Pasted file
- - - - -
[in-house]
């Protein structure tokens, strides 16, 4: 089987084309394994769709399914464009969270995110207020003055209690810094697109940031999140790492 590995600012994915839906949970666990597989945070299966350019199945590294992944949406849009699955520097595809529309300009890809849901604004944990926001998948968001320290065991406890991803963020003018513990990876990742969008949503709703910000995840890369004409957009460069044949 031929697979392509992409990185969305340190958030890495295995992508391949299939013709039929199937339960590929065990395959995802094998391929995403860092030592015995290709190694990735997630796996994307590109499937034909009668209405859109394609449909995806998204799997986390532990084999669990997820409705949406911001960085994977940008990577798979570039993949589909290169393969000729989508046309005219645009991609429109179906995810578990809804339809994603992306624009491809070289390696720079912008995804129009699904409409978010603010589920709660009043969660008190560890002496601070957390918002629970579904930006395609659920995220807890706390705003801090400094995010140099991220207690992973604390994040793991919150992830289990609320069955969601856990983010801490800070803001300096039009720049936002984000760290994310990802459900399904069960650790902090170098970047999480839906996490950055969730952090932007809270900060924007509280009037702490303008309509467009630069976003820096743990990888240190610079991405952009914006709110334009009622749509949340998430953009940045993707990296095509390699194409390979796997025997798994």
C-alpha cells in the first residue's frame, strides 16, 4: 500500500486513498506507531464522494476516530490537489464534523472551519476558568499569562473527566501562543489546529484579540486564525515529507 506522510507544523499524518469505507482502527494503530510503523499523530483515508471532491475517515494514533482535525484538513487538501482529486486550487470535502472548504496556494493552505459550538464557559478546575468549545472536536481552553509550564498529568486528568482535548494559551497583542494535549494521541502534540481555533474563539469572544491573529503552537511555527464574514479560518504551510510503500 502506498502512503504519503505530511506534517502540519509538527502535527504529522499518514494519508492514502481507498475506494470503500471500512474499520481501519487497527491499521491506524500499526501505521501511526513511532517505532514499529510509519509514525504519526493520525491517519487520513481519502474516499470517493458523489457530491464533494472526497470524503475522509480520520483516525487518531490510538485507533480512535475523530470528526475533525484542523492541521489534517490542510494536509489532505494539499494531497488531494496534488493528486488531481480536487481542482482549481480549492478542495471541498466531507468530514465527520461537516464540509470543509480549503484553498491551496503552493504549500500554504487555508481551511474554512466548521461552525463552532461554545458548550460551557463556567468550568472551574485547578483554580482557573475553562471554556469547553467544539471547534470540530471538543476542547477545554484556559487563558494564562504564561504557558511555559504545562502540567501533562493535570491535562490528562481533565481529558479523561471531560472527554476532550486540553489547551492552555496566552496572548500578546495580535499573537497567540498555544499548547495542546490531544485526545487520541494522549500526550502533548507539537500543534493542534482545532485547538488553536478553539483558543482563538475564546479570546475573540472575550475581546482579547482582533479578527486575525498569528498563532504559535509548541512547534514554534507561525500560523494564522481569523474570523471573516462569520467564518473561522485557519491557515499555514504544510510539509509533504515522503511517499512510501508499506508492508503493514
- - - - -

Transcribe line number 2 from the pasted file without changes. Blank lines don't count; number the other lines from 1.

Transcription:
């Protein structure tokens, strides 16, 4: 089987084309394994769709399914464009969270995110207020003055209690810094697109940031999140790492 590995600012994915839906949970666990597989945070299966350019199945590294992944949406849009699955520097595809529309300009890809849901604004944990926001998948968001320290065991406890991803963020003018513990990876990742969008949503709703910000995840890369004409957009460069044949 031929697979392509992409990185969305340190958030890495295995992508391949299939013709039929199937339960590929065990395959995802094998391929995403860092030592015995290709190694990735997630796996994307590109499937034909009668209405859109394609449909995806998204799997986390532990084999669990997820409705949406911001960085994977940008990577798979570039993949589909290169393969000729989508046309005219645009991609429109179906995810578990809804339809994603992306624009491809070289390696720079912008995804129009699904409409978010603010589920709660009043969660008190560890002496601070957390918002629970579904930006395609659920995220807890706390705003801090400094995010140099991220207690992973604390994040793991919150992830289990609320069955969601856990983010801490800070803001300096039009720049936002984000760290994310990802459900399904069960650790902090170098970047999480839906996490950055969730952090932007809270900060924007509280009037702490303008309509467009630069976003820096743990990888240190610079991405952009914006709110334009009622749509949340998430953009940045993707990296095509390699194409390979796997025997798994």